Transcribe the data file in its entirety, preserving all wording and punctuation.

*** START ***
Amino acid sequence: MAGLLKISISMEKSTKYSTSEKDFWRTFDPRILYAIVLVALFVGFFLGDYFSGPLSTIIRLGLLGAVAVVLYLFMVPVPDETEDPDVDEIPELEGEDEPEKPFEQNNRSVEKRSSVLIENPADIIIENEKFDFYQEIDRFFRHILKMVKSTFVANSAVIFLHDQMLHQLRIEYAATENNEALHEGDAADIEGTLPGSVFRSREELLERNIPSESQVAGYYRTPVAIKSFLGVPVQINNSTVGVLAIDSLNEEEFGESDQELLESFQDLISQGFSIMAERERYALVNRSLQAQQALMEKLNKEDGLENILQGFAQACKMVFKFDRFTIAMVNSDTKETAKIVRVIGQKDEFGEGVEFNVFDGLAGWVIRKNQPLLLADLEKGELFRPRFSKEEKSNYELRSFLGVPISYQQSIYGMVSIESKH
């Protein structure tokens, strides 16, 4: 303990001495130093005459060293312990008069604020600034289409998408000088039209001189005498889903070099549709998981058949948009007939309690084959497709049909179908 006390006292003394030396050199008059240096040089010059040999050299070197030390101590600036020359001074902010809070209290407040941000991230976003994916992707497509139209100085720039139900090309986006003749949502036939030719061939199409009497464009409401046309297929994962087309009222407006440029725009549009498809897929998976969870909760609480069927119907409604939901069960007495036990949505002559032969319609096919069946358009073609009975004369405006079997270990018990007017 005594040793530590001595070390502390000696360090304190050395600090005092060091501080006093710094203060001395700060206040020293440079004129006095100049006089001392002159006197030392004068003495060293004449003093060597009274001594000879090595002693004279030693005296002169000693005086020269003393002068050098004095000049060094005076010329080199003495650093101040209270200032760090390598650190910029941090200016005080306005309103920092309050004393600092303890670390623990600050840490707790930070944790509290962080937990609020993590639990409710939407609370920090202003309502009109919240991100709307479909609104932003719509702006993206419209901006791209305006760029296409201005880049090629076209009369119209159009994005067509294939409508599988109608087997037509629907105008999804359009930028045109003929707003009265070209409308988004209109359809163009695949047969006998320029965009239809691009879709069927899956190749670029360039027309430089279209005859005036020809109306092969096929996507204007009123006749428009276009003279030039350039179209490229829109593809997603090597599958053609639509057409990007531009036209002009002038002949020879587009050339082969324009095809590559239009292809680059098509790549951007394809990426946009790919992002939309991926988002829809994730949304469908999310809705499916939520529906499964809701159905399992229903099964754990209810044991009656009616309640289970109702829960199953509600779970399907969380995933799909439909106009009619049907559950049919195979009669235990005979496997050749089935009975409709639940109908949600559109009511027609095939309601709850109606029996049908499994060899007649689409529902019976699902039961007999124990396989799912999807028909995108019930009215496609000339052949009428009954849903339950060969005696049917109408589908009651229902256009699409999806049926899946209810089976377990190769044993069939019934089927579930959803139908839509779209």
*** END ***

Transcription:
Amino acid sequence: MAGLLKISISMEKSTKYSTSEKDFWRTFDPRILYAIVLVALFVGFFLGDYFSGPLSTIIRLGLLGAVAVVLYLFMVPVPDETEDPDVDEIPELEGEDEPEKPFEQNNRSVEKRSSVLIENPADIIIENEKFDFYQEIDRFFRHILKMVKSTFVANSAVIFLHDQMLHQLRIEYAATENNEALHEGDAADIEGTLPGSVFRSREELLERNIPSESQVAGYYRTPVAIKSFLGVPVQINNSTVGVLAIDSLNEEEFGESDQELLESFQDLISQGFSIMAERERYALVNRSLQAQQALMEKLNKEDGLENILQGFAQACKMVFKFDRFTIAMVNSDTKETAKIVRVIGQKDEFGEGVEFNVFDGLAGWVIRKNQPLLLADLEKGELFRPRFSKEEKSNYELRSFLGVPISYQQSIYGMVSIESKH
């Protein structure tokens, strides 16, 4: 303990001495130093005459060293312990008069604020600034289409998408000088039209001189005498889903070099549709998981058949948009007939309690084959497709049909179908 006390006292003394030396050199008059240096040089010059040999050299070197030390101590600036020359001074902010809070209290407040941000991230976003994916992707497509139209100085720039139900090309986006003749949502036939030719061939199409009497464009409401046309297929994962087309009222407006440029725009549009498809897929998976969870909760609480069927119907409604939901069960007495036990949505002559032969319609096919069946358009073609009975004369405006079997270990018990007017 005594040793530590001595070390502390000696360090304190050395600090005092060091501080006093710094203060001395700060206040020293440079004129006095100049006089001392002159006197030392004068003495060293004449003093060597009274001594000879090595002693004279030693005296002169000693005086020269003393002068050098004095000049060094005076010329080199003495650093101040209270200032760090390598650190910029941090200016005080306005309103920092309050004393600092303890670390623990600050840490707790930070944790509290962080937990609020993590639990409710939407609370920090202003309502009109919240991100709307479909609104932003719509702006993206419209901006791209305006760029296409201005880049090629076209009369119209159009994005067509294939409508599988109608087997037509629907105008999804359009930028045109003929707003009265070209409308988004209109359809163009695949047969006998320029965009239809691009879709069927899956190749670029360039027309430089279209005859005036020809109306092969096929996507204007009123006749428009276009003279030039350039179209490229829109593809997603090597599958053609639509057409990007531009036209002009002038002949020879587009050339082969324009095809590559239009292809680059098509790549951007394809990426946009790919992002939309991926988002829809994730949304469908999310809705499916939520529906499964809701159905399992229903099964754990209810044991009656009616309640289970109702829960199953509600779970399907969380995933799909439909106009009619049907559950049919195979009669235990005979496997050749089935009975409709639940109908949600559109009511027609095939309601709850109606029996049908499994060899007649689409529902019976699902039961007999124990396989799912999807028909995108019930009215496609000339052949009428009954849903339950060969005696049917109408589908009651229902256009699409999806049926899946209810089976377990190769044993069939019934089927579930959803139908839509779209």